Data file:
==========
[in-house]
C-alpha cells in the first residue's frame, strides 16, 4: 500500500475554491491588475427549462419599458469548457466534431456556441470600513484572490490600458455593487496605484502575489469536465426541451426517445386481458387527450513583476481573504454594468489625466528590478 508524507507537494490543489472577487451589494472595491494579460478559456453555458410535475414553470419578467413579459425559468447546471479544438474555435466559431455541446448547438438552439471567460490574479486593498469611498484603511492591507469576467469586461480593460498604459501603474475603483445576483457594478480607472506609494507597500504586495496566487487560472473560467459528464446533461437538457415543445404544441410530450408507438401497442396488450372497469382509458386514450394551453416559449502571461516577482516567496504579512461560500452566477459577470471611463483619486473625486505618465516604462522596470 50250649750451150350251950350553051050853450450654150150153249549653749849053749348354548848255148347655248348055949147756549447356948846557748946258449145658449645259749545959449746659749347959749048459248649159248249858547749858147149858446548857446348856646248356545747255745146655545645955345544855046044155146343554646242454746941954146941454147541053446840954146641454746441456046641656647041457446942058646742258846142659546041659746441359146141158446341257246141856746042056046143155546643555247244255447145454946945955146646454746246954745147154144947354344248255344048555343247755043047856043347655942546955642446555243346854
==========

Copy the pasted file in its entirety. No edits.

[in-house]
C-alpha cells in the first residue's frame, strides 16, 4: 500500500475554491491588475427549462419599458469548457466534431456556441470600513484572490490600458455593487496605484502575489469536465426541451426517445386481458387527450513583476481573504454594468489625466528590478 508524507507537494490543489472577487451589494472595491494579460478559456453555458410535475414553470419578467413579459425559468447546471479544438474555435466559431455541446448547438438552439471567460490574479486593498469611498484603511492591507469576467469586461480593460498604459501603474475603483445576483457594478480607472506609494507597500504586495496566487487560472473560467459528464446533461437538457415543445404544441410530450408507438401497442396488450372497469382509458386514450394551453416559449502571461516577482516567496504579512461560500452566477459577470471611463483619486473625486505618465516604462522596470 50250649750451150350251950350553051050853450450654150150153249549653749849053749348354548848255148347655248348055949147756549447356948846557748946258449145658449645259749545959449746659749347959749048459248649159248249858547749858147149858446548857446348856646248356545747255745146655545645955345544855046044155146343554646242454746941954146941454147541053446840954146641454746441456046641656647041457446942058646742258846142659546041659746441359146141158446341257246141856746042056046143155546643555247244255447145454946945955146646454746246954745147154144947354344248255344048555343247755043047856043347655942546955642446555243346854